Loan Agreements: Different loan agreements promise Chinese loans at lower prices in the form of grants, interest free loans, Government Concessional Loans (GLC) and Preferential Buyer’s Credit (PBC). These are channelized through agreements between the two countries. The terms for these development assistance loans are:

Table: General Terms and Conditions of Chinese Assistance/Source: Economic Relations Division [5]

However, analyses of China’s top imports reveals , some areas of opportunity for Bangladesh, such as::

  • Plastic and Articles: Bangladesh exported plastic worth 100.52 USD Million in the FY19-20 and China was the fourth largest recipient of these products. Given the new mandates, it would be important to increase Research and Development to meet the new requirements of 40% value addition to capture the full benefits of the opportunity.[12]
  • Oil Seeds and Oleaginous Fruits: China already stands as the largest export destination for Bangladesh’s oil seeds. Bangladesh exported oil seeds worth 22 Million USD in the FY19-20. Given the vast demand in the Chinese market, more value can be added in the form of better refinement and leaner supply chain management to make full use of the coming benefits and exemptions.[12]
  • Pharmaceutical Products: Bangladesh exported 135.78 million USD worth of pharmaceutical products to more than 235 countries in FY19-20. Although China is not a leading destination for these products, the new exemptions provide opportunities to make use of the existing demand of the Chinese market. More research and development efforts might be required to ensure the required quality, but this sector holds huge promise for the country given our fast growing pharmaceutical industry.[12]
  • Fish and Crustaceans: Bangladesh exported fish and crustaceans worth about 455 Million USD to more than 100 countries in FY19-20. Although China was the fifth largest destination for these products, these exports cover less than 0.5% of the total Chinese fish import market. So, with better resources such as improved feed and better freezing facilities, the required value addition can be made to tap into a larger share of the Chinese market.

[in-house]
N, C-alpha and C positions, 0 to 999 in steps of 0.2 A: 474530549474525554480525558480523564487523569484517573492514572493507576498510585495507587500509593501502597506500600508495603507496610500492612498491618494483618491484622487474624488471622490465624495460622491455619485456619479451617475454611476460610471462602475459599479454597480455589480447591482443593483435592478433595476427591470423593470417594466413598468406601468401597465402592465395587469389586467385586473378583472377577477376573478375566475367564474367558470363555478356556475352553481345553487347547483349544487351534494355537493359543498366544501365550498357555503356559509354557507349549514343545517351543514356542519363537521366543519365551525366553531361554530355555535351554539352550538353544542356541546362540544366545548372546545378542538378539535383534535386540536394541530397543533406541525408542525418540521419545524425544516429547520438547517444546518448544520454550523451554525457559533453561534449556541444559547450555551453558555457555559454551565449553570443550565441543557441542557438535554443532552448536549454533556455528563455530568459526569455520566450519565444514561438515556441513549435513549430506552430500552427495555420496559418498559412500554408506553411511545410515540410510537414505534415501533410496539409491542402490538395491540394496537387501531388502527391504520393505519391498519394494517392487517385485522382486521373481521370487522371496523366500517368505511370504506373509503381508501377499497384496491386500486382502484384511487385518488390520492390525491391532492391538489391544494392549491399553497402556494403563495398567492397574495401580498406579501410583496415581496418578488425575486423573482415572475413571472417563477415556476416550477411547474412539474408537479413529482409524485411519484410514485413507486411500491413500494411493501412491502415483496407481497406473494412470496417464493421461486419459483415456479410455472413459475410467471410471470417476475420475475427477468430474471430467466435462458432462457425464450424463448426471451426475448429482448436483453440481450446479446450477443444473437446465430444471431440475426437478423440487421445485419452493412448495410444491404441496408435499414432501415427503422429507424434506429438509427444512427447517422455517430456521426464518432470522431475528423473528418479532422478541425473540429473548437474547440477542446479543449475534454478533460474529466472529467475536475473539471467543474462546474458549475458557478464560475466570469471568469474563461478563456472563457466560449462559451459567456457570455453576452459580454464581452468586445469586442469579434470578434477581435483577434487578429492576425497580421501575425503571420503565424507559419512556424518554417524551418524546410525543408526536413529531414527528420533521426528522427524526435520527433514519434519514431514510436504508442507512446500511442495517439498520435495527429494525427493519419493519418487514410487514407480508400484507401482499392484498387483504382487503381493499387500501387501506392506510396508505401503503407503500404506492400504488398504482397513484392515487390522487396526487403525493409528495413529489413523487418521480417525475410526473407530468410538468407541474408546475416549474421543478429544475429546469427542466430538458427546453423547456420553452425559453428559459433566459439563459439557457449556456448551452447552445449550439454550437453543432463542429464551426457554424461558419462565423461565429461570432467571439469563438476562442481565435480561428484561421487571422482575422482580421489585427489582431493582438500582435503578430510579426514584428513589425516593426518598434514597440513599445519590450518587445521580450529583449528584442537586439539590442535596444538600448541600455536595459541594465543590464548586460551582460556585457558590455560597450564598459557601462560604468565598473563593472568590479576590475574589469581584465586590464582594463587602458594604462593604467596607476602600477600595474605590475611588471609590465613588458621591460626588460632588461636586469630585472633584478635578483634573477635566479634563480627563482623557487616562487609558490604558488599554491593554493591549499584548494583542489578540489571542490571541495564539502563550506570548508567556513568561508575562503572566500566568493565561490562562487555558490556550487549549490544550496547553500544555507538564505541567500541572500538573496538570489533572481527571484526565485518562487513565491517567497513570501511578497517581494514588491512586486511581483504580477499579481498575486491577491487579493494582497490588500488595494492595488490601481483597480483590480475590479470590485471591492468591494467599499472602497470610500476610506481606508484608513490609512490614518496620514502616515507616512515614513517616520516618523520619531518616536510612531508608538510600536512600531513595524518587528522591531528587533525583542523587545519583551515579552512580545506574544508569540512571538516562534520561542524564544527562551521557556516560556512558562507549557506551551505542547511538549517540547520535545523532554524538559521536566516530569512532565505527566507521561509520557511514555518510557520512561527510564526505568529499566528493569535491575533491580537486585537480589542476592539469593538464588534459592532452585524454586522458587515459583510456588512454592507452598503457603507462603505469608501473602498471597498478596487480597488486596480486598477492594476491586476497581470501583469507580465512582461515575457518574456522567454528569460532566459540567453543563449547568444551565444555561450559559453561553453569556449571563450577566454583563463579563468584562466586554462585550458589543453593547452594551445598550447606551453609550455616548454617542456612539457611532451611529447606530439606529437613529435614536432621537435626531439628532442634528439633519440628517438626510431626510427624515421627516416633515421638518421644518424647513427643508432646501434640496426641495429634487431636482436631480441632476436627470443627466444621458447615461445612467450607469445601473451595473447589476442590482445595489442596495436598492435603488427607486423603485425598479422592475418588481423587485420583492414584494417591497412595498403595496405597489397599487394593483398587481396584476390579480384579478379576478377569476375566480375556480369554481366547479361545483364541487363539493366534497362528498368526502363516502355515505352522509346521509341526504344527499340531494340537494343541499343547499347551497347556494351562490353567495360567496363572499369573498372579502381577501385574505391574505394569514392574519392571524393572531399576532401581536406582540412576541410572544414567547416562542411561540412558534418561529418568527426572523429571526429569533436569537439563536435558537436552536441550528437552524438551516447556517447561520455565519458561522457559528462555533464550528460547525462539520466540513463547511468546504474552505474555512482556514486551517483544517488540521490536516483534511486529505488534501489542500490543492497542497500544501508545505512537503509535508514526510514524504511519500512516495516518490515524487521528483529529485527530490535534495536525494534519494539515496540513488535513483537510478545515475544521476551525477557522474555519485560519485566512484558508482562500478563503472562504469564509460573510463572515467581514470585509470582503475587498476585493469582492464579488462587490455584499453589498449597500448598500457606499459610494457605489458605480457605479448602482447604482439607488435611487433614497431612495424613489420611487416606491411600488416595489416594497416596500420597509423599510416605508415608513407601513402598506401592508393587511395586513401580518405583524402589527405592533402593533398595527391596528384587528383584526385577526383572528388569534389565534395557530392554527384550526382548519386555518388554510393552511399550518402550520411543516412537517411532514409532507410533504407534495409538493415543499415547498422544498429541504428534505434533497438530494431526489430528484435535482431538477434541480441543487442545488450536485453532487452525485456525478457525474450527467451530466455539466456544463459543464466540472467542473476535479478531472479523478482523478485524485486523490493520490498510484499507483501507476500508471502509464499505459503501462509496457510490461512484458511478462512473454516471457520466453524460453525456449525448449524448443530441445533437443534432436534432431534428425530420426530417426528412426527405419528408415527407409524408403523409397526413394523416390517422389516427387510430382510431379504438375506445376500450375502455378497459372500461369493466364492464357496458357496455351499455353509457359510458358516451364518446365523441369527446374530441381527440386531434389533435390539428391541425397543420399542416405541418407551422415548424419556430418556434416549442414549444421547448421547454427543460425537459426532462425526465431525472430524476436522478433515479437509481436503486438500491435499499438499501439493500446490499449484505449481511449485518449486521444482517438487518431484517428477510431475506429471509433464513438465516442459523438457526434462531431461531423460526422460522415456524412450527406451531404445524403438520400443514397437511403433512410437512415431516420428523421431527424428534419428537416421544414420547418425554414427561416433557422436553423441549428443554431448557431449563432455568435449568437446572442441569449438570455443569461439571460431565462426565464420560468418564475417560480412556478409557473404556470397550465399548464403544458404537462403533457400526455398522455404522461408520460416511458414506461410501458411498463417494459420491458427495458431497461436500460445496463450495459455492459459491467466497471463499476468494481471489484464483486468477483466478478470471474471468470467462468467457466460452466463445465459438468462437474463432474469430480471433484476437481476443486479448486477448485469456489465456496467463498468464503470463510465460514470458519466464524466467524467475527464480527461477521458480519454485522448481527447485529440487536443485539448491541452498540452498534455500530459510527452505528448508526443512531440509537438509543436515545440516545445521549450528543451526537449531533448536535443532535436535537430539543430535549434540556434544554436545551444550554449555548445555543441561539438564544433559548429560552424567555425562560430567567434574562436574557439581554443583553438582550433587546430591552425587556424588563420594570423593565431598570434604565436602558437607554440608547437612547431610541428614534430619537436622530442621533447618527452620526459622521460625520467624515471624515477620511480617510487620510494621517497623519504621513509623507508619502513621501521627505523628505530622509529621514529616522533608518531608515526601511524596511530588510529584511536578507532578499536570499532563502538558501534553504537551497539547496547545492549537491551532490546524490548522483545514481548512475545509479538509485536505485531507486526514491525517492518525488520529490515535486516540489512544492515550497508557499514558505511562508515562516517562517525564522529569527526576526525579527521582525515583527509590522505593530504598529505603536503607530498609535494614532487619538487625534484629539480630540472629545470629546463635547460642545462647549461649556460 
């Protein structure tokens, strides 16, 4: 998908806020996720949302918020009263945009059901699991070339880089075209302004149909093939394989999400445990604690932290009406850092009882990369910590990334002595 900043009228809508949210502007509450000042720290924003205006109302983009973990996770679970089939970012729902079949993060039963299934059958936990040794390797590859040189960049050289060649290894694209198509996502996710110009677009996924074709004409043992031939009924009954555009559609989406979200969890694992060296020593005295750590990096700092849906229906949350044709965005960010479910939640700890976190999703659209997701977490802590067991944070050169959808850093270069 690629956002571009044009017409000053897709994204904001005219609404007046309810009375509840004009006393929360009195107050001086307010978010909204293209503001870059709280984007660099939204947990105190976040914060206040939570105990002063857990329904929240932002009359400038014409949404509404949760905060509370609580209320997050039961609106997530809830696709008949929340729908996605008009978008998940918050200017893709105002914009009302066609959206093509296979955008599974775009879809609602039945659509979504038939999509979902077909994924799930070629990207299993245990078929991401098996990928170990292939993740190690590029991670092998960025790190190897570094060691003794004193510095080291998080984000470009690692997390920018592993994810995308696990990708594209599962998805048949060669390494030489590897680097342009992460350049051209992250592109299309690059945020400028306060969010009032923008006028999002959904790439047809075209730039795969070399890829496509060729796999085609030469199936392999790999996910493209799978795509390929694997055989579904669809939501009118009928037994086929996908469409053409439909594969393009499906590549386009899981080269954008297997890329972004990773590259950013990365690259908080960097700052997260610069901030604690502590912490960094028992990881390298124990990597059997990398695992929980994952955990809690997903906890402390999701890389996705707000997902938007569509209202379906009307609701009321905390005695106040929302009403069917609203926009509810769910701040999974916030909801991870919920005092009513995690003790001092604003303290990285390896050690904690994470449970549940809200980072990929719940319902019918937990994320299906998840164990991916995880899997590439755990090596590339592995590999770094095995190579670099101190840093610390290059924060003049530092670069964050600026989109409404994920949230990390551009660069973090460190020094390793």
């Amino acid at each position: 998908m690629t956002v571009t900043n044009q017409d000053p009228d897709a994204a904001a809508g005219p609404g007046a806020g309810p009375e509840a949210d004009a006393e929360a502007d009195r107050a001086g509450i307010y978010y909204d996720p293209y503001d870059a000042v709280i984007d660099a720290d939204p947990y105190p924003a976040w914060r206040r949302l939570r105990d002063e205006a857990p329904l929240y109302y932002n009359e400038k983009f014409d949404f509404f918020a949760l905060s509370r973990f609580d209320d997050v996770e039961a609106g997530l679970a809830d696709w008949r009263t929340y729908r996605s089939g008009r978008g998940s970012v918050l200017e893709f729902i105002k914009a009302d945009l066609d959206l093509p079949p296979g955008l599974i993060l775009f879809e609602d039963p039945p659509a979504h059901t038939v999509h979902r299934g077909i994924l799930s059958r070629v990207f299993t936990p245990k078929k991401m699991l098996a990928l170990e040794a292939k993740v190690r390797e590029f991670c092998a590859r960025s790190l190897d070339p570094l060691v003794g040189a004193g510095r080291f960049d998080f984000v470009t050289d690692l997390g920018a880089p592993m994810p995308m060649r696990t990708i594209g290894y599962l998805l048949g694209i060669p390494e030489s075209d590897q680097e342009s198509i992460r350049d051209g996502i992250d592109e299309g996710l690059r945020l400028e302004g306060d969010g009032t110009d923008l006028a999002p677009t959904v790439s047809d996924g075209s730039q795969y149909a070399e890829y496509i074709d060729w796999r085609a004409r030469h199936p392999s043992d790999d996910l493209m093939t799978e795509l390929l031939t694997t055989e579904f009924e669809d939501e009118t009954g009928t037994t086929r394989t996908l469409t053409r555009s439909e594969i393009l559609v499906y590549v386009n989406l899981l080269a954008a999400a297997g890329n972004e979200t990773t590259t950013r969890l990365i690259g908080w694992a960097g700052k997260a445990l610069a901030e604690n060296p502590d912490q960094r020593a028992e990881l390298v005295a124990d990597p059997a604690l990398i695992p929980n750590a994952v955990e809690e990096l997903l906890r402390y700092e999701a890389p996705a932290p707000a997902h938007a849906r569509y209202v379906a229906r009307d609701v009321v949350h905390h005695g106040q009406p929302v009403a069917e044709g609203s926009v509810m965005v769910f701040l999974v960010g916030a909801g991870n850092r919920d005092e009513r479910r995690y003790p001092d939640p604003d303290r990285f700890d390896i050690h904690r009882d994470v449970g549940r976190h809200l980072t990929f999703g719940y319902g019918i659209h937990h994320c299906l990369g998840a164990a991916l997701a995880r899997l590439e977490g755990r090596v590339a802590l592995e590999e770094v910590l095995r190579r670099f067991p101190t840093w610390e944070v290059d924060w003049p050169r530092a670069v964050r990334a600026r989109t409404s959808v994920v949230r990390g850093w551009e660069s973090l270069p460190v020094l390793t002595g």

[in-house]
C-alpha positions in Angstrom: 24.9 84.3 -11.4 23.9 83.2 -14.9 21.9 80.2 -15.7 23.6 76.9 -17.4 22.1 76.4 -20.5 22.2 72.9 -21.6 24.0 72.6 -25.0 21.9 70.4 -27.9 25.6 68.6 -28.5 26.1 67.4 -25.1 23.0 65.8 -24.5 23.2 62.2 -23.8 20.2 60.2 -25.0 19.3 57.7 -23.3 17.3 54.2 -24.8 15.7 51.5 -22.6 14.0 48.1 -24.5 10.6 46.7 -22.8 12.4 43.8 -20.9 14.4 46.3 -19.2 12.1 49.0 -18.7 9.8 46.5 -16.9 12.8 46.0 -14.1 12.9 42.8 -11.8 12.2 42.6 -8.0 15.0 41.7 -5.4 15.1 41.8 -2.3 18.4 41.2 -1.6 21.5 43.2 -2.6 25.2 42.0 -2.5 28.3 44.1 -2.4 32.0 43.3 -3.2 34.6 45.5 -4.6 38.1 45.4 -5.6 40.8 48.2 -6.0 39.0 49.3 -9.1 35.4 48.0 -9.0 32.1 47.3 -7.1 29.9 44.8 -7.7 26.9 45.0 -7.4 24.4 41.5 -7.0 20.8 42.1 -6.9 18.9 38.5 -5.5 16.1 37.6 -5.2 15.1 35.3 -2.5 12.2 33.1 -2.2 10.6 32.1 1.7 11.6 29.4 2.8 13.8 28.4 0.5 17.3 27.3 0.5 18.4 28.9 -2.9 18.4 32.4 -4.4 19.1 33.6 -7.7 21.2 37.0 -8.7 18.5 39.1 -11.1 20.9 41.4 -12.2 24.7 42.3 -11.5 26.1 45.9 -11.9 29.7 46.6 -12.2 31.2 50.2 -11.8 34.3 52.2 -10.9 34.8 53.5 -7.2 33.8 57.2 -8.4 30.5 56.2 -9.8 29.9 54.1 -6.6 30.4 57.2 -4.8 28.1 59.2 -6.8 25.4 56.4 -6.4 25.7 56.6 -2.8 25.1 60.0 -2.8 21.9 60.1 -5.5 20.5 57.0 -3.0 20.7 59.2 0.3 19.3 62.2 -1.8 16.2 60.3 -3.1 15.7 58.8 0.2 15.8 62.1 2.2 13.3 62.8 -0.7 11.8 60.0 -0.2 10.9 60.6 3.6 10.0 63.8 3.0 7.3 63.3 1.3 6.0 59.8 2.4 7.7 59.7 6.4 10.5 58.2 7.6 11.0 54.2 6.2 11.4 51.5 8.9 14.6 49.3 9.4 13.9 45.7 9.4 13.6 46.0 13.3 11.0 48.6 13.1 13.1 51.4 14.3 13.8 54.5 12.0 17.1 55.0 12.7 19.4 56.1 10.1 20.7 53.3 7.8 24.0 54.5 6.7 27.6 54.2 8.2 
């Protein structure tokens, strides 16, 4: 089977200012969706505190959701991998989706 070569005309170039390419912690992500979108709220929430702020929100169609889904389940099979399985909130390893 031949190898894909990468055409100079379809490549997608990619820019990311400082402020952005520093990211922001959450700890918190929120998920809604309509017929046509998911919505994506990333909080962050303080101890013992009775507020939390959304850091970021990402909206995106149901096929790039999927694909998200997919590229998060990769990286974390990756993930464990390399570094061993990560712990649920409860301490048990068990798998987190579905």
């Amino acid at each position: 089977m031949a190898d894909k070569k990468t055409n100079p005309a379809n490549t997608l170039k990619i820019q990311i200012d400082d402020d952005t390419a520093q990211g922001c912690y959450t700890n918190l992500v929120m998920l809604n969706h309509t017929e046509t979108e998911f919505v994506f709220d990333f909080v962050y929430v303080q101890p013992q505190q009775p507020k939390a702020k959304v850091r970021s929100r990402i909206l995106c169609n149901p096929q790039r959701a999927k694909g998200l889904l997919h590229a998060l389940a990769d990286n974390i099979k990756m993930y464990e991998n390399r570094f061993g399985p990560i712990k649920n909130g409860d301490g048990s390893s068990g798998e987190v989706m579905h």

The Way Forward For Bangladesh: A Delicate Balancing Act

There are 2 things Bangladesh has to balance with respect to Chinese grants. 

  1. Streamlining Research, Development & Logistics: The trade deal may be highly beneficial for the above-mentioned sectors and many more. However, both the public and private sector must be astute and invest in high-quality research and development efforts to increase the quality of exports. Improvements in supply chain, transportation and logistics will ensure timely delivery of exports, and build reputation and trust of local businesses. 
  2. Balancing Diplomatic Ties: As the tension grows between China and India, it is essential for Bangladesh to be at a friendly position for both of these parties to gain access to better trade facilities. More diplomatic efforts in the form of mutual visits and trade deals can help to balance the scales to some extent

With the COVID-19 pandemic slowing down trade, the Chinese exemptions are a boost to the national economy and have the potential to minimize the short term damage at least.

However, the long term economic and diplomatic consequences of these opportunities are yet to be seen. But with proper steps and foresight, the country stands to gain a lot from these opportunities.

References